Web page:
As Bam Bam played in his pool, Bonnie explained that the ultimate goal of TCWR for every animal to reside in a natural habitat. However, material costs for the habitats run between $25,000-$50,000. With a staff of six animal care specialists and 12-16 interns, both money and manpower are in demand to ensure all animals eventually live in natural habitats. The caged area also serves as a quarantine space for newly rescued animals, ensuring the health of the existing residents isn’t compromised and allowing the new additions to be carefully monitored as they adjust to their new homes.
Founded by the Jackson family in 1992, TCWR began as a labor of love—in an unusual manner. The Jacksons owned two lions, which they moved from their home in Texas to Hope, Arkansas. However, in December 1991, Katherine Gordon Twiss, a breeder and black market dealer from Texas, arrived at the Jackson’s home with 42 big cats, crammed into three cattle trailers. According to our second guide and TCWR intern, Stephanie Sandy, Twiss was on the run from the law and desperate to find a home for the cats. A friend of the Jacksons lived on a 500-acre ranch in Eureka Springs and agreed to provide temporary refuge for the animals. The Jacksons quickly began building temporary cages for the cats, only to have Twiss bring even more animals to the refuge. The Jacksons—Dan, Hilda, and Tanya--faced with the care of more than 70 large cats, sold everything, moved 300 miles, and began their lifelong mission of caring for the animals. The friend’s ranch was eventually sold, becoming the home of TCWR.
Haley. Photograph courtesy of Turpentine Creek Wildlife Refuge.
The Twiss cats aren’t the only exotic animals calling TCWR home. The stories are heartbreaking…and dangerous. India, a privately owned tiger, found herself released into a national wildlife park when her owner could no longer care for her.
She walked home.
In Mountainburg, a 73-year-old woman owned 28 large cats, with only one part-time worker assisting her. When she found she could no longer handle the work, she called TCWR. You can see TCWR’s rescue in action here.
Kenny. Photograph courtesy of Turpentine Creek Wildlife Refuge.
Kenny's unique face caused much Internet chatter that he's a tiger suffering from Down's Syndrome. Instead, Kenny is the victim of inbreeding, resulting in his unusual appearance. TCWR rescued Kenny, providing him with a forever home.
TCWR is not a breeding facility. Any animals rescued are neutered or spayed or kept apart from breeding opportunities. As part of their mission, they advocate for Big Cats and Public Safety Protection Act, working to educate the public about the dangers of breeding and owning exotic animals.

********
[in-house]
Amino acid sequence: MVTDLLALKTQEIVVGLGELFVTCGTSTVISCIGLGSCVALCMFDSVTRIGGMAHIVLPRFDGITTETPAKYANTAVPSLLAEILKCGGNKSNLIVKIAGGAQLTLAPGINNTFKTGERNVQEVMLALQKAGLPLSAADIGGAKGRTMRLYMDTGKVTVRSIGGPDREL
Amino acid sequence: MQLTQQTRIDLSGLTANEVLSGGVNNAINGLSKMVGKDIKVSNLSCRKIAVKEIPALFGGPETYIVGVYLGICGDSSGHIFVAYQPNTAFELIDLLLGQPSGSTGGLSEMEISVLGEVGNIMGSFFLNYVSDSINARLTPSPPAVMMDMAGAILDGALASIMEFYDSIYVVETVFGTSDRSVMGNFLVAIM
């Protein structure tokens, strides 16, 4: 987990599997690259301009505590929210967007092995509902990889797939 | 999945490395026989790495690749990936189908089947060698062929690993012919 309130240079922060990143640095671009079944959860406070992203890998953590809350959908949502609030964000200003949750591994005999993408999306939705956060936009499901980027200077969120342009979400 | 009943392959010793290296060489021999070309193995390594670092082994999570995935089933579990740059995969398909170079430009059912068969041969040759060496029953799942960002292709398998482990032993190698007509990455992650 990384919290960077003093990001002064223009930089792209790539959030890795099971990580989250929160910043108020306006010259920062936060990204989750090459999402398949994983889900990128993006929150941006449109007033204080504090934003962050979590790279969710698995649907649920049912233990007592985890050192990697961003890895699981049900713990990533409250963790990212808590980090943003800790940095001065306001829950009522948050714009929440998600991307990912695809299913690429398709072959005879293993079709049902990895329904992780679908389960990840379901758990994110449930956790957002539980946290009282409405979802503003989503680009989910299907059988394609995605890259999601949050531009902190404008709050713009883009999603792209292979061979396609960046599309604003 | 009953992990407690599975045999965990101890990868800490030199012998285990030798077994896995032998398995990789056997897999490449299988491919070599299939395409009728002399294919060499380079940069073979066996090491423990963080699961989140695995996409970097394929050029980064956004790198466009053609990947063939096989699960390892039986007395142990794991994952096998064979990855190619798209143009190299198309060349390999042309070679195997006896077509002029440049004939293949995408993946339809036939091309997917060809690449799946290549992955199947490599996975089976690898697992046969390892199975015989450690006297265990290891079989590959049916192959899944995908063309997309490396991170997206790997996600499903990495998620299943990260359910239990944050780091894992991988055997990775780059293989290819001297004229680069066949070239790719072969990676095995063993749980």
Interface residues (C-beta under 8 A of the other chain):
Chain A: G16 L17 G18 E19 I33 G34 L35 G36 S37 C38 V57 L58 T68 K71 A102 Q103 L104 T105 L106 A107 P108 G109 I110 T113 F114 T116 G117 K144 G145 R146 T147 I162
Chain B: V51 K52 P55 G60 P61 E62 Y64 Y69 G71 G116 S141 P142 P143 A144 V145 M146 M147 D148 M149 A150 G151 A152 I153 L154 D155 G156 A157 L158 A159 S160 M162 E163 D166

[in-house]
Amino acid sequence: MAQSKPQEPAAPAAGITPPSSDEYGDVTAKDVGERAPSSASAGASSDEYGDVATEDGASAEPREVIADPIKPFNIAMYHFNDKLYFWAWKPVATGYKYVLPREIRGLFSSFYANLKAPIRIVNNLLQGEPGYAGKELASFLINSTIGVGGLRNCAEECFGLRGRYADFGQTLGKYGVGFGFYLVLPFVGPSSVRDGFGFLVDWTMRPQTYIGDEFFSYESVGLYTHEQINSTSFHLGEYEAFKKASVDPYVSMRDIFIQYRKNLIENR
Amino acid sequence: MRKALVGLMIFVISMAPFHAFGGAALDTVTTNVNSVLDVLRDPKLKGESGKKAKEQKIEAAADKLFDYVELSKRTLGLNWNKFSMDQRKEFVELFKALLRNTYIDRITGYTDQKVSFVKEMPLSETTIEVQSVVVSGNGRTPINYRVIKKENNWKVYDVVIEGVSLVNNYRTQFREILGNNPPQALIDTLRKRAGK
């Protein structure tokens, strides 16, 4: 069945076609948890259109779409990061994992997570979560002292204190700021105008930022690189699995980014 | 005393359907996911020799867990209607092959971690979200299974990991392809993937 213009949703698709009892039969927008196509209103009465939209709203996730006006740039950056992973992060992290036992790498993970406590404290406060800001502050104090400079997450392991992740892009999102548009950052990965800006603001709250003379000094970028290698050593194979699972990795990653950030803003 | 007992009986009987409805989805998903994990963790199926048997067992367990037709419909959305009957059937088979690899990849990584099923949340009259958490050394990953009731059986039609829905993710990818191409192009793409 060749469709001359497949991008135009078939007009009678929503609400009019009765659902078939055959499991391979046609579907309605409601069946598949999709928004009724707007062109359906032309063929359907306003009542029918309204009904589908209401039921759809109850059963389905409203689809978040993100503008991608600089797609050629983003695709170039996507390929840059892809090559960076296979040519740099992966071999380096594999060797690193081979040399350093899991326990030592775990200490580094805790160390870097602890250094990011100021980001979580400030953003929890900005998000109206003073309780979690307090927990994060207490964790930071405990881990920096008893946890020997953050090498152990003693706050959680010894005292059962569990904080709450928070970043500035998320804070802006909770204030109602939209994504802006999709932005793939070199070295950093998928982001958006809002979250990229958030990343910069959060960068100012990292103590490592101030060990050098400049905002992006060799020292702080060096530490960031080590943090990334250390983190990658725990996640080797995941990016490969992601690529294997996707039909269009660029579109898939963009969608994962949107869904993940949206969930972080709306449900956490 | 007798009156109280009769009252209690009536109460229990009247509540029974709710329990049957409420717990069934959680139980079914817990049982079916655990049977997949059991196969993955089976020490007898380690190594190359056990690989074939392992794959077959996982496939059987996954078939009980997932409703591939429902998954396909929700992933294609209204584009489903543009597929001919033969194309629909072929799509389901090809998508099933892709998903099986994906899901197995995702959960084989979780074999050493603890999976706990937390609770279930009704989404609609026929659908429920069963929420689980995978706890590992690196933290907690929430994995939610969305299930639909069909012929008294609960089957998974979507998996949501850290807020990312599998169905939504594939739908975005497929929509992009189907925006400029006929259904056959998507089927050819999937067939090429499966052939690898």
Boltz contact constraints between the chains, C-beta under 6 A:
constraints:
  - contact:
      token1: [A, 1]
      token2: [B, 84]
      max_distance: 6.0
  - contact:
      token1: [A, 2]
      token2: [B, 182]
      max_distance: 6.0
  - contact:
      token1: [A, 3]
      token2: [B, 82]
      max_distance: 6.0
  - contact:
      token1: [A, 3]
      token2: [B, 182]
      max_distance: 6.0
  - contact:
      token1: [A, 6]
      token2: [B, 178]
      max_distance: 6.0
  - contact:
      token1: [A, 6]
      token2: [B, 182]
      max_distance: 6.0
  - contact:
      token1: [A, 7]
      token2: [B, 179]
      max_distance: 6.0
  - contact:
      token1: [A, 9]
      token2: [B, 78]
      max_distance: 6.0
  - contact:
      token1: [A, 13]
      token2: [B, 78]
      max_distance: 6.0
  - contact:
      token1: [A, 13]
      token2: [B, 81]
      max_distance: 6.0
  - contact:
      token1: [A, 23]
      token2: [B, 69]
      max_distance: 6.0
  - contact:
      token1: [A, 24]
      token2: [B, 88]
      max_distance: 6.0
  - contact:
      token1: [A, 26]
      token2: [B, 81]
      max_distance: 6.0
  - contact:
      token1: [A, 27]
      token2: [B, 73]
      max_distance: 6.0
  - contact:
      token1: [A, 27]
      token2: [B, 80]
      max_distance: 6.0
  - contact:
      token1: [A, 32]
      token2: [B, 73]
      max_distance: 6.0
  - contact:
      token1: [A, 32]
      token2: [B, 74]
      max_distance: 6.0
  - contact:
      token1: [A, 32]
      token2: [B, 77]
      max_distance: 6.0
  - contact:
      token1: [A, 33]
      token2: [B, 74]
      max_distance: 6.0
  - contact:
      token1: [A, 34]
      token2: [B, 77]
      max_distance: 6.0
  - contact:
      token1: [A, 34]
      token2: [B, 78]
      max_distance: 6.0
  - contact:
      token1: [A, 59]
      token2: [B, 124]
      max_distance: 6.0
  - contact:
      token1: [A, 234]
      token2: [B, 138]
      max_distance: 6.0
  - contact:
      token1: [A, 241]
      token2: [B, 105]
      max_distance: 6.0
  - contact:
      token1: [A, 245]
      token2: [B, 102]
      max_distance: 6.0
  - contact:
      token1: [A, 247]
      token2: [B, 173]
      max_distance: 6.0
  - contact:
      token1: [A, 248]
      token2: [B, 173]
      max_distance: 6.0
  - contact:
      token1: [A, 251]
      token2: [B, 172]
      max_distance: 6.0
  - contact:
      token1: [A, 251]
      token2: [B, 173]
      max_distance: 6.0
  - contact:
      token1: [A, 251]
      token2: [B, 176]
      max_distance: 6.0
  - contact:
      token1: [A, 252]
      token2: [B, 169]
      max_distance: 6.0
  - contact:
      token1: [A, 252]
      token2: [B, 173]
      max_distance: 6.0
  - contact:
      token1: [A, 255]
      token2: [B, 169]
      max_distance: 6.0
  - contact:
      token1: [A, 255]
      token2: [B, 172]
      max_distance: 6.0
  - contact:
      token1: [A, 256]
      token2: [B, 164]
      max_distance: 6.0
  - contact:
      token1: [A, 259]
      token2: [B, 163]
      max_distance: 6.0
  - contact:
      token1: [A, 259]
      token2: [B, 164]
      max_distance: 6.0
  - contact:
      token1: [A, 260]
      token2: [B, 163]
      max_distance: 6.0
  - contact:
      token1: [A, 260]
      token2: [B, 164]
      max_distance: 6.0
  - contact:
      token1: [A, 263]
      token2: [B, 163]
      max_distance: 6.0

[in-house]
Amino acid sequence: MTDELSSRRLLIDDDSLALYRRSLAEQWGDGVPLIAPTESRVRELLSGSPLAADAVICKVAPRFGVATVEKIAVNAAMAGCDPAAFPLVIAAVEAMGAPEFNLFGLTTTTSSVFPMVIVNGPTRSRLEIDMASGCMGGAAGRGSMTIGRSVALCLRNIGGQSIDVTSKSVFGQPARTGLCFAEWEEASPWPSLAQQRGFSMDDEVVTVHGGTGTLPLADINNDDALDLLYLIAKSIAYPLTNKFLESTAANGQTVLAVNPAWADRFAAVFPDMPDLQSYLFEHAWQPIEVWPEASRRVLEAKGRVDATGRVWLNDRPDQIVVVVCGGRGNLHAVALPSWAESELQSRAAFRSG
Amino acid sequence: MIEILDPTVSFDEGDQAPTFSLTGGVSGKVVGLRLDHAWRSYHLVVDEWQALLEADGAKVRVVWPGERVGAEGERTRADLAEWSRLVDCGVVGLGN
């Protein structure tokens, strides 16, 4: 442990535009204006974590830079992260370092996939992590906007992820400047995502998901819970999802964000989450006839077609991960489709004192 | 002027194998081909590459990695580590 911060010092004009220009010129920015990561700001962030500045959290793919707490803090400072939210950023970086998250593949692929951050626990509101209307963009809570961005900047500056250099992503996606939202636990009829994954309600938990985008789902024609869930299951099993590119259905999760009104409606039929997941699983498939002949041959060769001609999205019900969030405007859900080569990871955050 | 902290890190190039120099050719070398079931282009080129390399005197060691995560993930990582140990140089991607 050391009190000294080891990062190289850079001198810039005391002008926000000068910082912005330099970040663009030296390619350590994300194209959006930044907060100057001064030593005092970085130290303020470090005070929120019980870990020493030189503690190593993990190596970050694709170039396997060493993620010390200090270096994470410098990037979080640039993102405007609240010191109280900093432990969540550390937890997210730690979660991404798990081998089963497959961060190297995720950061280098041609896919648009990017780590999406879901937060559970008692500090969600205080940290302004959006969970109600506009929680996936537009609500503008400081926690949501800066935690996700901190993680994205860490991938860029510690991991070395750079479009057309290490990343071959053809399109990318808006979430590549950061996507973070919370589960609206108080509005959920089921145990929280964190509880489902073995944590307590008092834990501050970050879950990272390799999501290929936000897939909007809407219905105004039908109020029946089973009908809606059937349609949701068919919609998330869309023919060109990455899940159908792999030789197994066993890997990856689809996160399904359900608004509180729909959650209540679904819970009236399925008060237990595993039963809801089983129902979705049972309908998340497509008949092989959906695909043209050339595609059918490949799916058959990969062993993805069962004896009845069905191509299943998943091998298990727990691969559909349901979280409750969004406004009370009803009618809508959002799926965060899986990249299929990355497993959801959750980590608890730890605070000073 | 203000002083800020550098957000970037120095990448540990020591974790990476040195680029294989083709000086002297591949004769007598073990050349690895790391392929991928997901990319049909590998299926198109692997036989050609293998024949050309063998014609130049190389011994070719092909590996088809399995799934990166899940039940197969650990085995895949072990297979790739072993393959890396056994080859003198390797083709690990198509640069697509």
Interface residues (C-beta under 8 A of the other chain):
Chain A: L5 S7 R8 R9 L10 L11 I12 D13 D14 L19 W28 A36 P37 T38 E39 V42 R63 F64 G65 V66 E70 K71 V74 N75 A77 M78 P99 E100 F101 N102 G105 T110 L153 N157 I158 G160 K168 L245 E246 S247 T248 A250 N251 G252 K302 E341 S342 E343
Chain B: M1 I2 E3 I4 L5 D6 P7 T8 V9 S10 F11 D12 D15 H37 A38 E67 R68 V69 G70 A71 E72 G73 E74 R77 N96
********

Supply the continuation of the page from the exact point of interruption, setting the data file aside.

Of course, that advocacy work is in addition to building habitats, providing daily care, arranging veterinary services, fundraising, and rescuing the animals. And there’s a waiting list, with more animals needing the care of TCWR.
While the death of Cecil was heartbreaking, many deaths of these magnificent creatures happen outside the public’s eye—right here, in the United States. Thankfully, with organizations like TCWR, many of the large cats are saved, living out their days in safety and security.
However, TCWR receives no federal, state, or city funding. They also don’t receive any financial reimbursements when an animal is rescued. Along with their day-to-day work of caring for more than 100 large cats and other animals, the staff and board must constantly raise funds.
While many of us were shocked by the $54,000 price tag on Cecil’s head, I thought about Turpentine Creek Wildlife Refuge. I asked Scott Smith, Vice President of TCWR:
What would $54,000 provide for your animals?
• 80,000 pounds of meat (An 80-day supply.)
• 1,700 enrichment toys for the animals.
• Two new, ½-acre enclosures.
• 65 veterinarian visits.
While we need more restrictions on poaching, we also have the opportunity to help large cats close to home. Did you know, for instance, that more tigers live in captivity in Texas than in the wild globally? Increased legislation is a must—-but the more immediate need is to help fund wildlife refuges that offer sanctuary to these former pets.
If you were outraged by Cecil’s death, please consider supporting the good work of TCWR. You can honor Cecil by helping to care for other large cats through a donation to TCWR. You can donate here.
Let's remember Cecil by celebrating World Lion Day and protecting the large cats close to home. You can make a difference.
Thank you to the staff of TCWR for caring for these beautiful animals.
Disclosure: the Arkansas Tourism Bureau sponsored my trip to Turpentine Creek Wildlife Refuge and other locations throughout the state as part of their #ARStory campaign. However, my opinions are my own. You all know how much these beautiful animals captured my heart, and we’re all so fortunate that organizations like Turpentine Creek Wildlife Refuge exist.